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Monk in the World guest post: Ken Peterson

I am delighted to bring you fellow monk in the world Ken Peterson this week. Ken and I first met as part of the Benedictine oblates of St. Placid Priory in Lacey, WA, when I lived in Seattle. He and his wife were recently traveling in Ireland, so it was fun to meet up in one of our favorite Galway pubs for lunch.  Ken has been working for the last couple of years on his new book, which is officially released November 1st: Prayer as Night Falls: Experiencing Compline. It seems especially appropriate that it be published during this season of growing darkness, as Compline is the great night prayer the monks sing to enter into the mystery of silence.  He has been part of the Compline Choir in Seattle for almost 50 years (if you go to this link you can click on podcasts and here past prayers). You can even get a quick taste of this sublime prayer at this YouTube link.

Free Book Giveaway:

Ken is giving away a free copy of his book. To be entered in the drawing leave a comment in the post below by November 8th.  You can share the link to this post on Facebook to receive a second entry, just be sure to first like and then tag this page so Ken can see the posting.

Read on for Ken’s reflections:

OLYMPUS DIGITAL CAMERAA recent drive from my native Seattle east to Wenatchee set me to thinking about what I would say about being a “monk in the world.”

The geography of the Pacific Northwest is fascinating, because the Cascade Mountains divide the area into two distinct climates, which are (generally speaking) rain forest and desert. Driving over the mountains, I experience a feeling of expansion in leaving the big city and the cloud cover, and I rejoice in the sunlight and spaciousness of Eastern Washington, with its stark brown hills and sagebrush.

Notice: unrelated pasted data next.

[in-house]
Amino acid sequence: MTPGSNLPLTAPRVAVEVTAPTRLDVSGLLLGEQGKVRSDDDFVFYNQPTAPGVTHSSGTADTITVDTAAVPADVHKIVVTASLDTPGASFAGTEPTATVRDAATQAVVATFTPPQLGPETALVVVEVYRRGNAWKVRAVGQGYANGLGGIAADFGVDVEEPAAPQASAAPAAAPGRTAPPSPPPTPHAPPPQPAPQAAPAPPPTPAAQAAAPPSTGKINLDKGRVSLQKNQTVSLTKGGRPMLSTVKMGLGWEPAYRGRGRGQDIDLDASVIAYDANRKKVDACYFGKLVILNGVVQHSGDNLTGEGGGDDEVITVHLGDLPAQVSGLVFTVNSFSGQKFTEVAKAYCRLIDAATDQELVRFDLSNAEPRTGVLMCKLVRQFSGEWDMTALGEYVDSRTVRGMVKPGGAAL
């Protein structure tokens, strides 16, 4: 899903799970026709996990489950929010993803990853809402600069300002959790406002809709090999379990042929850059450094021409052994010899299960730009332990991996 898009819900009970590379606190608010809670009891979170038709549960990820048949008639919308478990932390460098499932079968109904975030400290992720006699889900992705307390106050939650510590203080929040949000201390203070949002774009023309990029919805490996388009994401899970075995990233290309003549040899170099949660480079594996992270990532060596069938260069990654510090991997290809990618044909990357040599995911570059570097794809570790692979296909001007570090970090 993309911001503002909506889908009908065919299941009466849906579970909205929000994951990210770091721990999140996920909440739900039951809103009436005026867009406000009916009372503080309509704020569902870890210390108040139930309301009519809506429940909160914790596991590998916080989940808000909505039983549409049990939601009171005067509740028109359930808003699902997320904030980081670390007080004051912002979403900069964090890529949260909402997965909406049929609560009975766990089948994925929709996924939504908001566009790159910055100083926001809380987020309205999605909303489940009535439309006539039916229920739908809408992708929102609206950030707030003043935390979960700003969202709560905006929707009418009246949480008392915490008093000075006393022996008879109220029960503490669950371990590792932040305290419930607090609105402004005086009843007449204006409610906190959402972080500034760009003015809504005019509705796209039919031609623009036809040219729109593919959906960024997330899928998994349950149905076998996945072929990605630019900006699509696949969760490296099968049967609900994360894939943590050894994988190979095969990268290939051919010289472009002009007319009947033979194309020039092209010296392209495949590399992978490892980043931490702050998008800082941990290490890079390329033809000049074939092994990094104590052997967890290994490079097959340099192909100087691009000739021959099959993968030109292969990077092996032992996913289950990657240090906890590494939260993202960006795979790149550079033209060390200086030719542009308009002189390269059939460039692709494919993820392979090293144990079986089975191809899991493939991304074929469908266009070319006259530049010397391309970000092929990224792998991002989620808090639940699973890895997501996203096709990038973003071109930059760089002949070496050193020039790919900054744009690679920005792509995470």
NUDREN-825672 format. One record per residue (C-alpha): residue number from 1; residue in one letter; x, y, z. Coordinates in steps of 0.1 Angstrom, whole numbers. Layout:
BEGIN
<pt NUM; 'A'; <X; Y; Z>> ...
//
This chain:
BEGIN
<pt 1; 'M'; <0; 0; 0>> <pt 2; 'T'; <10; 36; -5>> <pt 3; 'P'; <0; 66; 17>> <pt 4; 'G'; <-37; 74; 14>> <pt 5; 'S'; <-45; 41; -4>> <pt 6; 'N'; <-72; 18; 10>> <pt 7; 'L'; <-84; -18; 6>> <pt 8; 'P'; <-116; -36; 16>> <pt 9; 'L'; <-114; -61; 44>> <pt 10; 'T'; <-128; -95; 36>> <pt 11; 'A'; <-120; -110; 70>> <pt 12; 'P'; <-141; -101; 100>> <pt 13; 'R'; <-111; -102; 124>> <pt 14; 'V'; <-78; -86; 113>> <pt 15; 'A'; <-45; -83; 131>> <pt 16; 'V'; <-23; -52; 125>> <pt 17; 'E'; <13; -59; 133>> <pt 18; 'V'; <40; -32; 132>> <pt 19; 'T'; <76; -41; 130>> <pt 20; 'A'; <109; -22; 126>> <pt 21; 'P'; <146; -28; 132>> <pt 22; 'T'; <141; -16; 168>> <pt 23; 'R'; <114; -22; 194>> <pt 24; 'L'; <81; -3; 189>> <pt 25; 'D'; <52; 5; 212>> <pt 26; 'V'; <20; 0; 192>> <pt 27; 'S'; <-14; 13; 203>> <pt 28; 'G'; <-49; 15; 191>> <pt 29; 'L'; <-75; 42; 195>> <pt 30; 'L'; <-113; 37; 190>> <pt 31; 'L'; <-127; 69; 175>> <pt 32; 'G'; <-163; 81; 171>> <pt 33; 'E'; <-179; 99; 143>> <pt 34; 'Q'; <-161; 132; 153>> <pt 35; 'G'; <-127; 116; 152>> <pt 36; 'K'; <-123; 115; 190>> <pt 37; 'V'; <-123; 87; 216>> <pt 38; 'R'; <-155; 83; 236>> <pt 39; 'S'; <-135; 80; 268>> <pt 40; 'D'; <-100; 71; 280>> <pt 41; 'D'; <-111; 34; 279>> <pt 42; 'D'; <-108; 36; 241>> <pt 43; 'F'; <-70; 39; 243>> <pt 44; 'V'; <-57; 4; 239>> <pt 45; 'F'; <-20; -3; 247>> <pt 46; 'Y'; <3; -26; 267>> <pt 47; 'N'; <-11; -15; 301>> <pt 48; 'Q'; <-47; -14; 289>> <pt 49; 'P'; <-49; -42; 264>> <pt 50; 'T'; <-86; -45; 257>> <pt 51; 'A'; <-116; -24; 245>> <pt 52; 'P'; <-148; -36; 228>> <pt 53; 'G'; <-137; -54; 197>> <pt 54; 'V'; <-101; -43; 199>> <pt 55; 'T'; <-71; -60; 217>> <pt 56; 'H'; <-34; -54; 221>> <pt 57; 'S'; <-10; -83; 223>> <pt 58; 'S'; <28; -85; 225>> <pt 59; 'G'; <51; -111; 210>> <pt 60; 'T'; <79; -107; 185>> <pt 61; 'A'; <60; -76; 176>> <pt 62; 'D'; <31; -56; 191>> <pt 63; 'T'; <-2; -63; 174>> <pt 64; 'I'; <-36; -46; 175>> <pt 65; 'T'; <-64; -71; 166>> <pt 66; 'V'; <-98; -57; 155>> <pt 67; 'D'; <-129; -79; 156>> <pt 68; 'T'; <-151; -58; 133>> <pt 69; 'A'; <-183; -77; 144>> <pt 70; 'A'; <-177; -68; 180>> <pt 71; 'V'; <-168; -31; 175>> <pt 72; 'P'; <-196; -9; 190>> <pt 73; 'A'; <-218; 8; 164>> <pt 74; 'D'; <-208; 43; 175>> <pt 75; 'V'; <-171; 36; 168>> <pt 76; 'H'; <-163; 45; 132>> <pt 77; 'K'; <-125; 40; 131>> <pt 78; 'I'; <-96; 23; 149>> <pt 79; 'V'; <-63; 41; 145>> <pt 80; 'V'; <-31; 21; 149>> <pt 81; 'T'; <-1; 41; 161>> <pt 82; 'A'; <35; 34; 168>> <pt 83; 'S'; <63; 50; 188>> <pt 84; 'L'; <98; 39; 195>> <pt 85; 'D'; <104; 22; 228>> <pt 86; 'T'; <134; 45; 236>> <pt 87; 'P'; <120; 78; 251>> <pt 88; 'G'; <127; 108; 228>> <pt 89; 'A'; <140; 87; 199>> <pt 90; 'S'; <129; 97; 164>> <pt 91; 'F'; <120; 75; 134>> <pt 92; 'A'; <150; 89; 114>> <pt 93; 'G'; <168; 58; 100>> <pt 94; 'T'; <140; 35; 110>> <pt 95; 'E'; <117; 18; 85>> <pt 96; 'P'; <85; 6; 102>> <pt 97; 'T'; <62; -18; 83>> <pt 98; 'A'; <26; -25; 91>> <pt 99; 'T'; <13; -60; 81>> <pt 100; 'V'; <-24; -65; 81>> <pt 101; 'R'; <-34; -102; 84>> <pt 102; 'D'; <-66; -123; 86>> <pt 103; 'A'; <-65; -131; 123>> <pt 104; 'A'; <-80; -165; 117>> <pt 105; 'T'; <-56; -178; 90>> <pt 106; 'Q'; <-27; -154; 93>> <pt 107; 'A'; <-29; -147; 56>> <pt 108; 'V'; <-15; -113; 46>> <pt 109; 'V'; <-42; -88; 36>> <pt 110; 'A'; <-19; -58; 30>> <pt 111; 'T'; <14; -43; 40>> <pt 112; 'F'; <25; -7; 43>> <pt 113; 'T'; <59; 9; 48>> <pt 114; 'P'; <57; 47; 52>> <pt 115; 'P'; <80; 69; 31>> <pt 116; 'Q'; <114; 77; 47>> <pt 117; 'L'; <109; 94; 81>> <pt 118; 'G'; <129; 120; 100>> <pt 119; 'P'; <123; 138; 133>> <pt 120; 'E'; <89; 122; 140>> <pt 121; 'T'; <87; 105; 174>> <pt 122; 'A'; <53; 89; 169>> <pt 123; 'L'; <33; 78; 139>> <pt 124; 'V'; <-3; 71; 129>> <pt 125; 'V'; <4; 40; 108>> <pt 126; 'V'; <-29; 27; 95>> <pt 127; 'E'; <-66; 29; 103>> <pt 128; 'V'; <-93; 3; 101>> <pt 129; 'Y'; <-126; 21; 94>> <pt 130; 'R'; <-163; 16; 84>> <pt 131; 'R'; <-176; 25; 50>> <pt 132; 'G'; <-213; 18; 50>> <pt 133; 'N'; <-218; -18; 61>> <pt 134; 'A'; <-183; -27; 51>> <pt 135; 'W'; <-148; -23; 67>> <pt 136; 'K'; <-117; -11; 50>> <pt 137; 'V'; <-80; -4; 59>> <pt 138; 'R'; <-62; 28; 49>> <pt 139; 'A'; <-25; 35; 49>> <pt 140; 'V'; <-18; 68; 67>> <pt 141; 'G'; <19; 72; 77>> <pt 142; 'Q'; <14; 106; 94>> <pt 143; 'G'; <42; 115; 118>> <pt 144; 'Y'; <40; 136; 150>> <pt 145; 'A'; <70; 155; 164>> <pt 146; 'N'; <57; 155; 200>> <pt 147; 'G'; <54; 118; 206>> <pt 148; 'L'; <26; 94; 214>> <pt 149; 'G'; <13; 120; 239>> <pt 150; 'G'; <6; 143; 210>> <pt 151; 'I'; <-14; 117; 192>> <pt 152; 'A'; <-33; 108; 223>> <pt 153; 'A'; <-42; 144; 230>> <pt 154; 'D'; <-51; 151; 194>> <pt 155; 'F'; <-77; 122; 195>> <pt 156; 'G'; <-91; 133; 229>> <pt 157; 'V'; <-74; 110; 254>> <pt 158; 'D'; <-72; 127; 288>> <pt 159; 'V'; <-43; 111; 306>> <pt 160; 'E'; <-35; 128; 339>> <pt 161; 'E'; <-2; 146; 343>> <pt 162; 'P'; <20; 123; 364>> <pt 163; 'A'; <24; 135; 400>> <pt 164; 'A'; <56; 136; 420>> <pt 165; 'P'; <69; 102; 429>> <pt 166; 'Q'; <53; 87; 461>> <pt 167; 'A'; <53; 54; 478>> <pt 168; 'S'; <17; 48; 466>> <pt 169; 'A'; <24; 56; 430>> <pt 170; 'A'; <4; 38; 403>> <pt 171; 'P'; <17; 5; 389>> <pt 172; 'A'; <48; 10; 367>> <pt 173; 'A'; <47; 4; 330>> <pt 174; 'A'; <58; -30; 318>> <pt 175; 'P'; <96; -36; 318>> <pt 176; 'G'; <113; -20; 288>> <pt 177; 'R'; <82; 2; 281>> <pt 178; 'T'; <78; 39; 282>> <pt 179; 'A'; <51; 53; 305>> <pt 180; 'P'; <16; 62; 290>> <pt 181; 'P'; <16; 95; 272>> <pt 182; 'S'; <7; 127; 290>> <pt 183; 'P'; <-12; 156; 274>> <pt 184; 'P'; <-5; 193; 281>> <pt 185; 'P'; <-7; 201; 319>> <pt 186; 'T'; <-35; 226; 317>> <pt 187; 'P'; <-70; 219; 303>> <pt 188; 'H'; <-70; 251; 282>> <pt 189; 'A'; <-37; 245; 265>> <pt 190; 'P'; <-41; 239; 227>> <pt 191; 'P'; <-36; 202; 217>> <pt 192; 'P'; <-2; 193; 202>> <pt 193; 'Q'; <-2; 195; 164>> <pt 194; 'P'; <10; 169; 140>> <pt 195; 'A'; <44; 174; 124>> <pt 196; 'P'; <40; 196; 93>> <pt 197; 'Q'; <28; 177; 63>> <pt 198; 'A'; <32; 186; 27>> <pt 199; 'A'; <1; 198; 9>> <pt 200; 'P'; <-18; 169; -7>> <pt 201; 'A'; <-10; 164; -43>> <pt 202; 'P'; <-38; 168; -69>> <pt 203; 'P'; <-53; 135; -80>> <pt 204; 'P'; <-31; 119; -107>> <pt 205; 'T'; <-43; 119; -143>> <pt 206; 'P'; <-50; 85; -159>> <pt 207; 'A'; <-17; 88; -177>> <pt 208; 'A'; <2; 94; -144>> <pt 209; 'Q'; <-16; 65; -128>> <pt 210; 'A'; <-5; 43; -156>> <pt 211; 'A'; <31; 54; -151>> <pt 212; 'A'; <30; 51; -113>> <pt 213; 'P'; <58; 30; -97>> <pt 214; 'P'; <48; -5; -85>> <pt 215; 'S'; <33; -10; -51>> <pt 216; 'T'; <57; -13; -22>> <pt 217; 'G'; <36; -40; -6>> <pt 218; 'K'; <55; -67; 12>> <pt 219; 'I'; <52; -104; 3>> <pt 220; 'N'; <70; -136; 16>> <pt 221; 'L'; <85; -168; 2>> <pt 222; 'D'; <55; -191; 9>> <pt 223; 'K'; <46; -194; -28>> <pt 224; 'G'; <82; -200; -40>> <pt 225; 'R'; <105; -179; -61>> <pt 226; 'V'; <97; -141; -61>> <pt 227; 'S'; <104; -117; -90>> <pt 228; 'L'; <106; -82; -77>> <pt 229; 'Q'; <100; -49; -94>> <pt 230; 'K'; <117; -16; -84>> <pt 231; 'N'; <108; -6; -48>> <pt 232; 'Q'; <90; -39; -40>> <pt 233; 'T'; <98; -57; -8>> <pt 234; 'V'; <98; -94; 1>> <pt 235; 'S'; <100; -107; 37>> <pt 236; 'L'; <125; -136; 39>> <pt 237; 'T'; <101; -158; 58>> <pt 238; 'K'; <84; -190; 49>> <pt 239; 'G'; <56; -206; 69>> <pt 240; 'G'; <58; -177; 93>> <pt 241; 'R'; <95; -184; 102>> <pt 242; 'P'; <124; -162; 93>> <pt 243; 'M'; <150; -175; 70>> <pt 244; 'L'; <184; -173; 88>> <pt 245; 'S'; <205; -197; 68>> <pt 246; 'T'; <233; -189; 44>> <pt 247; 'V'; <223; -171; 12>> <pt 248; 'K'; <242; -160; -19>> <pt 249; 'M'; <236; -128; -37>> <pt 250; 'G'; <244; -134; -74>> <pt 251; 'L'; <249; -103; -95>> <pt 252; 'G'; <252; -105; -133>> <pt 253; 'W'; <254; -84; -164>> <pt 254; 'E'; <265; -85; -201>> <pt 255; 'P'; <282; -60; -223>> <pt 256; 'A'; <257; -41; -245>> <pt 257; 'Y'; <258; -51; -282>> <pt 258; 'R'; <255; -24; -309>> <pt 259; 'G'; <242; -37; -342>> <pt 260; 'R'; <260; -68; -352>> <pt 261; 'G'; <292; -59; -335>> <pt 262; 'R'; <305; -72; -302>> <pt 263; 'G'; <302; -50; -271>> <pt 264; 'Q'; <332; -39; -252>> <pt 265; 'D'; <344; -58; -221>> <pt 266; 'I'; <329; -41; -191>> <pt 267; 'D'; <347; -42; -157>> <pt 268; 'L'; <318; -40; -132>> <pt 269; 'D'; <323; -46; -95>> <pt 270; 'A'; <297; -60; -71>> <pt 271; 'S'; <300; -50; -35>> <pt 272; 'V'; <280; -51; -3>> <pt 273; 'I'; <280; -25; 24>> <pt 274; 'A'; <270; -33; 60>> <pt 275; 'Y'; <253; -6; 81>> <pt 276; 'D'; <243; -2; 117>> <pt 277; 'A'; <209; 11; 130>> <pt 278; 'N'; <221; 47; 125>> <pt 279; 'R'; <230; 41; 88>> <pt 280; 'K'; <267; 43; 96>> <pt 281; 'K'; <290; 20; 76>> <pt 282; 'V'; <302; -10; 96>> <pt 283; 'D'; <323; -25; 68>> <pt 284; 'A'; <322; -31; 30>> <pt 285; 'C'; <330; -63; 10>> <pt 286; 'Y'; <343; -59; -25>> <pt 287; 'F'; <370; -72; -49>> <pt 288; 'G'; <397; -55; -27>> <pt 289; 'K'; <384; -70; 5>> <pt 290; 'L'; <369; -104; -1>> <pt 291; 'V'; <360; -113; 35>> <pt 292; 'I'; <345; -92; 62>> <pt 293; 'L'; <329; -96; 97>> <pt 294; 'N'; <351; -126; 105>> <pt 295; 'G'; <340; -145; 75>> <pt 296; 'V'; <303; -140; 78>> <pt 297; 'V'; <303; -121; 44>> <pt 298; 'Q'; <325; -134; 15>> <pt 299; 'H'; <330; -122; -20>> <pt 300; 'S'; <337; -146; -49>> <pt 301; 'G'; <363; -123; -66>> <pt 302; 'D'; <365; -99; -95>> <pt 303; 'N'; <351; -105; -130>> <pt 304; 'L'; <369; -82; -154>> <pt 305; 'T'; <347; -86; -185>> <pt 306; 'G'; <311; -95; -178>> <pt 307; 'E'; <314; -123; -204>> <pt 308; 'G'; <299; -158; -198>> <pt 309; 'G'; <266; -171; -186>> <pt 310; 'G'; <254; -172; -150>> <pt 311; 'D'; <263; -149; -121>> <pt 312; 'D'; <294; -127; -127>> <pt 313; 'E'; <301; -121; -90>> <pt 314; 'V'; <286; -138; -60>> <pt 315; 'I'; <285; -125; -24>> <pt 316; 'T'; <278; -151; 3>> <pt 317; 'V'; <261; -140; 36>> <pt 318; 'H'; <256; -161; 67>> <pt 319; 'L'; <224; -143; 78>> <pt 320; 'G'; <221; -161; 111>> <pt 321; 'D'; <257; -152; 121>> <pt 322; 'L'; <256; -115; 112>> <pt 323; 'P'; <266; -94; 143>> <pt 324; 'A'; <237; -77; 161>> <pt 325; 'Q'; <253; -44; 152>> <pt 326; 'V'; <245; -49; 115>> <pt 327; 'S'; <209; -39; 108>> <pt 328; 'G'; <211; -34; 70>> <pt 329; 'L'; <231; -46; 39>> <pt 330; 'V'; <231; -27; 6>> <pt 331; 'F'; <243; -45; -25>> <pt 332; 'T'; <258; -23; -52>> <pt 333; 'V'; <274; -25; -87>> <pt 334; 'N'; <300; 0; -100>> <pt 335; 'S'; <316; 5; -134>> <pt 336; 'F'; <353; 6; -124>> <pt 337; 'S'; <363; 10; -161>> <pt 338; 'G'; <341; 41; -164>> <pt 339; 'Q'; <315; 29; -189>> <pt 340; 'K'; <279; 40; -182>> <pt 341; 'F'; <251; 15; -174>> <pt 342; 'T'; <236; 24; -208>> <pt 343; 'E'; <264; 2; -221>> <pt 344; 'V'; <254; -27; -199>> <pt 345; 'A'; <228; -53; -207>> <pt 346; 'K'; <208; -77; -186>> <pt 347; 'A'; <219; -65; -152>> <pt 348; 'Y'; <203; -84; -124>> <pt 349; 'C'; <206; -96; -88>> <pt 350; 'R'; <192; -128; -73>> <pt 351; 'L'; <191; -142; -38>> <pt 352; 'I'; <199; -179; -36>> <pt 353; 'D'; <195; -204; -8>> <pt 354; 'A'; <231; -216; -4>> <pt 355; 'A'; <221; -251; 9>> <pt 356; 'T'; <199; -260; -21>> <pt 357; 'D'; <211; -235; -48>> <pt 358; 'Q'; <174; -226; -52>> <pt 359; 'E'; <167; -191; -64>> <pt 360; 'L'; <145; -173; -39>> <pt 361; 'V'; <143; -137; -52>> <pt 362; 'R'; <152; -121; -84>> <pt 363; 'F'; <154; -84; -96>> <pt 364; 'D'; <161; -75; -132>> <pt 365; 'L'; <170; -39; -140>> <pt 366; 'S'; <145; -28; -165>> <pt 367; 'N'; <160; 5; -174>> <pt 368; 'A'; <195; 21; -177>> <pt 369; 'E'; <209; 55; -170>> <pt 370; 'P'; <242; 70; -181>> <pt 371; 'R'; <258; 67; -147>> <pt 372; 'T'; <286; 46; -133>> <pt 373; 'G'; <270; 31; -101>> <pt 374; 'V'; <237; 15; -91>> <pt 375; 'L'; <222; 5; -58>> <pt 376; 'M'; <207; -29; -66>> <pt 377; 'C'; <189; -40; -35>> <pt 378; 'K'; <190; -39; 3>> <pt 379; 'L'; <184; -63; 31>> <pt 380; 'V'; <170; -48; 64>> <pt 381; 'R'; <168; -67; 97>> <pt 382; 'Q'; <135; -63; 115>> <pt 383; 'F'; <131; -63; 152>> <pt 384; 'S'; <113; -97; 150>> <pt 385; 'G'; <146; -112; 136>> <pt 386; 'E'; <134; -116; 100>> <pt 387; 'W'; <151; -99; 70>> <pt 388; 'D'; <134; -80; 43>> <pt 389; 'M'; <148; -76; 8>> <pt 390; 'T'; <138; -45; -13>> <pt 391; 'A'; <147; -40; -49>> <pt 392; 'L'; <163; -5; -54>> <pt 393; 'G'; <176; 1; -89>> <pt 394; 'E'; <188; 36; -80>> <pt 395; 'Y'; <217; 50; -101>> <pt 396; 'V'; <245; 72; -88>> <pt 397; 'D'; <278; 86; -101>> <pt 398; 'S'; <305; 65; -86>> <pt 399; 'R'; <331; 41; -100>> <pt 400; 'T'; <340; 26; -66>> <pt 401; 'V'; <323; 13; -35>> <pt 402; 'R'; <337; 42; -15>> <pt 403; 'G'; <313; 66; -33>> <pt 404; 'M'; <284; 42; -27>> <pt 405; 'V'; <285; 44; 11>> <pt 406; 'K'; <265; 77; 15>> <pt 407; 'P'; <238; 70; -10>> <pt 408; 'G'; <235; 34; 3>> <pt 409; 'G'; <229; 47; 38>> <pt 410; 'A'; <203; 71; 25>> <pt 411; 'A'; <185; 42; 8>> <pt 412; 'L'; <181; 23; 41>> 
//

Ken Peterson 1Probably from before recorded history, people sought out some deserted place to pray and meditate, and we, too, seek a place apart from (as Carl McColman put it so well in his guest blog), “our dysfunctional culture.” There are various degrees of physical separation from the world, which run the gamut from living in a physical cloister to just having moments of interior sacred space.  I’m somewhere in the middle, having become a Benedictine oblate three years ago. Although I would never call myself a monk, I am related by my vows to a particular sacred place, the Benedictine Priory of St. Placid, in Lacey, Washington – in a way that is monk-like.

Being a monk in the world is about living a contemplative life in the midst of the world of work and relationships outside a physical cloister. I recently re-read the story of Mary and Martha (Luke 10:38-42). As you remember, Martha was complaining about having to do all the kitchen work while Mary sat listening to Jesus:

But the Lord answered her, “Martha, Martha, you are worried and distracted by many things; there is need of only one thing. Mary has chosen the better part, which will not be taken away from her.” (NRSV).

Reflecting on this reading, I found a meaning that was new for me: that the early Christian monks had conceived the idea of continuous prayer as a way of combining worldly work and contemplation.  In order to pray continuously, the early Christian monks trained themselves to recite a prayer, usually the Jesus Prayer, during all waking hours, until the prayer itself wove itself into the fabric of their every moment.  The Jesus prayer is:  Lord Jesus Christ, Son of God, have mercy on me, a sinner.